Even though about a decade has passed since the rise in shale and tight gas production eliminated the need to expand LNG imports to the US, the first commercial export of LNG from the US lower 48 was not until February 2016, shortly after the first major crude export in 40 years. At current rates, the country will like be a net exporter of natural gas by 2018 and will be one of the largest LNG exporters in the world, rivalling countries like Australia and Qatar.
The rise of the US as a major natural gas exporter represents not only potential for production growth in the US shale sector, but also could dramatically change the energy outlook in the Atlantic basin, enabling more countries to turn to LNG supply, as Poland’s first commercial cargo expected by July will attest to. Furthermore, combined with additional capacity coming onstream in Australia, US LNG could provide the impetus for a structural shift in the global gas market.
In a recent report, ‘Five years on: The outlook and impact of American LNG Exports’, Deloitte looked at how its views of domestic natural gas markets have evolved and what that portends for the future. Looking back, it is hard to overstate how the sheer volume of economically-viable, recoverable resource in the US has impacted the LNG industry. This long, flat supply curve led to a cost-competitive export sector and contributed to lower energy prices.
Since the beginning of 2007, the total shale gas production grew from around 4.2 billion ft3/d to over 42. And in fact, since 2011, the US has exceeded its 1973 prior peak in production, and the current low prices have had only a modest negative impact on volumes, currently standing at 75 billion ft3/d . Ultimately the potential resource exceeds domestic demand, even with increased power generation consumption.
Part of that potential is being redirected towards LNG exports, with US liquefaction capacity set to grow from 10 million tpy capacity in 2016 to almost 75 million tpy, roughly 9.8 billion ft3/d, by 2020. Even with this large increase in the market for US gas, the flat supply curve means that Deloitte projects only marginal increases in the domestic price of natural gas, measured in the tens of cents if not less.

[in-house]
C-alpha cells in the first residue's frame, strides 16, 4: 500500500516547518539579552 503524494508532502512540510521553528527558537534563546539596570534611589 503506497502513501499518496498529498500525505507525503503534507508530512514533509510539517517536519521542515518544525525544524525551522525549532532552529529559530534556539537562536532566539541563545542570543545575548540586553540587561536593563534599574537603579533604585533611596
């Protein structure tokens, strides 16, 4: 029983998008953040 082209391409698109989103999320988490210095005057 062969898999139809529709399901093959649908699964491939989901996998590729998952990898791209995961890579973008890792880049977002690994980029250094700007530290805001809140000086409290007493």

Though exports will have muted effects in the US, the global picture is much different. After several years of elevated prices driven both by tight supply and the impact of unforeseen incidents like Fukushima, the market has moved from famine to feast. So while the LNG cargo price drop in the short-term may have been driven by oil price indexation, the medium-term will be driven by more traditional supply and demand fundamentals. As Figure 1 and Figure 2 indicate, supply is expected to increase at a more rapid rate than demand, leading to an increase in excess liquefaction capacity.
Figure 1. Liquefaction capacity and LNG demand.
Figure 2. Excess liquefaction capacity.
As supply continues to grow faster than demand, we are moving from the 2011 - 2015 seller’s market to a sustained buyer’s market. And while the benchmark price for oil indexed contracts has increased moderately over recent weeks, spot prices remain low. The volatility in both the oil and gas markets could mean buyers are holding long-term contracts with out of-the-money terms and potential opportunities for amendments and revisions, much like the Petronet and RasGas deal announced earlier this year.
Going forward, we expect excess capacity to remain elevated through the early 2020s, and it will weigh down pricing for new contracts as well as spot cargoes not to mention lead to the deferment or cancellation of many liquefaction projects. While liquefiers face challenges in sanctioning new projects, we expect demand to grow not just in the major importers, but also in markets currently lacking ready access to LNG.
Over the last five years four new exporters and five importers have entered the market, providing a measure of liquidity not seen in the LNG markets. With the number of potential routes increasing, the continued emergence of portfolio players and the outlook for contract revisions, there is opportunity for a more robust spot market to develop along with trading hubs and a narrower Atlantic-Pacific price differential.
Furthermore, flexibility from floating storage and regasification units (FSRUs), along with the interconnection system built-out over the last five years in Eastern Europe, has created new markets in a relatively short amount of time. Similar developments in both countries along the coast or abutting pipeline networks are likely if LNG prices remain lower. Additionally, as import infrastructure is expanded, the uptake of alternative vehicles like LNG-powered vessels and distributed natural gas power generation will increase. With countries around the world wanting to reduce pollution and carbon emissions, while improving energy availability and economic growth, the outlook for LNG in the long-term remains bright.
Written by Andrew Slaughter, Deloitte. Edited from press release by Callum O'Reilly
Read the article online at: https://www.lngindustry.com/special-reports/08062016/head-to-head-2567/